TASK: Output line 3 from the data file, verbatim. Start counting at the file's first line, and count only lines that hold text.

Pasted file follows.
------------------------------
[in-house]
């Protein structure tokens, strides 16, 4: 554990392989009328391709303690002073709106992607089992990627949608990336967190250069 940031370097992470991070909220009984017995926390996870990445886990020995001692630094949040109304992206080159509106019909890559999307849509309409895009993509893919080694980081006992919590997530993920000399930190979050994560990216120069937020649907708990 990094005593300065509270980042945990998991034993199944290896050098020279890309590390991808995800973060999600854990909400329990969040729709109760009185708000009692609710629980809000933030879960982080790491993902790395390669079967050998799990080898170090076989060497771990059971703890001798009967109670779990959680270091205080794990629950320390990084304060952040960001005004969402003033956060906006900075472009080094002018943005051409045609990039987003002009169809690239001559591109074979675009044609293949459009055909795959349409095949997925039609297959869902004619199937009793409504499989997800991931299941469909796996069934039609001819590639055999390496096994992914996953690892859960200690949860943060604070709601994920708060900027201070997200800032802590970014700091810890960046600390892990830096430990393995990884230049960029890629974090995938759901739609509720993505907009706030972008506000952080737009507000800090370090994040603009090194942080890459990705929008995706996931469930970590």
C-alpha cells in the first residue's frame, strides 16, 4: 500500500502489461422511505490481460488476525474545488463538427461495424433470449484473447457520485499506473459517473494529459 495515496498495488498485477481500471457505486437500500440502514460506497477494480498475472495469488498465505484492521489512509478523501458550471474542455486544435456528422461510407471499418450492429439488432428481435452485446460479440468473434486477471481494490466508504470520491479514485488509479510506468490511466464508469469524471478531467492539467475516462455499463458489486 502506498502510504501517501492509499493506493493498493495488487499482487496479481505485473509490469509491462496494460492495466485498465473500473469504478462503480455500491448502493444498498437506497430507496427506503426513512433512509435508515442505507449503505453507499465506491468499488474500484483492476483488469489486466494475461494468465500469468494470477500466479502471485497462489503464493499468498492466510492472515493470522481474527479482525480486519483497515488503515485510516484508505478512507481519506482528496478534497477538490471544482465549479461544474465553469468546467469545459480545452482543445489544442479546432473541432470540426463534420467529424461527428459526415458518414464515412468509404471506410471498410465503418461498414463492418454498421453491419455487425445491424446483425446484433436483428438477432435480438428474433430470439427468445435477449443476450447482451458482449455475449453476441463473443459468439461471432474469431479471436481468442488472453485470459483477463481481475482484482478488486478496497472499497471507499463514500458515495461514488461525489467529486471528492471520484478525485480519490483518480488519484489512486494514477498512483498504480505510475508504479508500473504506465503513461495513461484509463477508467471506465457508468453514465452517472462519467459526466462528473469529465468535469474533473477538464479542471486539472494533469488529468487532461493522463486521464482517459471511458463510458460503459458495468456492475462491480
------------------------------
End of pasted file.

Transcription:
C-alpha cells in the first residue's frame, strides 16, 4: 500500500502489461422511505490481460488476525474545488463538427461495424433470449484473447457520485499506473459517473494529459 495515496498495488498485477481500471457505486437500500440502514460506497477494480498475472495469488498465505484492521489512509478523501458550471474542455486544435456528422461510407471499418450492429439488432428481435452485446460479440468473434486477471481494490466508504470520491479514485488509479510506468490511466464508469469524471478531467492539467475516462455499463458489486 502506498502510504501517501492509499493506493493498493495488487499482487496479481505485473509490469509491462496494460492495466485498465473500473469504478462503480455500491448502493444498498437506497430507496427506503426513512433512509435508515442505507449503505453507499465506491468499488474500484483492476483488469489486466494475461494468465500469468494470477500466479502471485497462489503464493499468498492466510492472515493470522481474527479482525480486519483497515488503515485510516484508505478512507481519506482528496478534497477538490471544482465549479461544474465553469468546467469545459480545452482543445489544442479546432473541432470540426463534420467529424461527428459526415458518414464515412468509404471506410471498410465503418461498414463492418454498421453491419455487425445491424446483425446484433436483428438477432435480438428474433430470439427468445435477449443476450447482451458482449455475449453476441463473443459468439461471432474469431479471436481468442488472453485470459483477463481481475482484482478488486478496497472499497471507499463514500458515495461514488461525489467529486471528492471520484478525485480519490483518480488519484489512486494514477498512483498504480505510475508504479508500473504506465503513461495513461484509463477508467471506465457508468453514465452517472462519467459526466462528473469529465468535469474533473477538464479542471486539472494533469488529468487532461493522463486521464482517459471511458463510458460503459458495468456492475462491480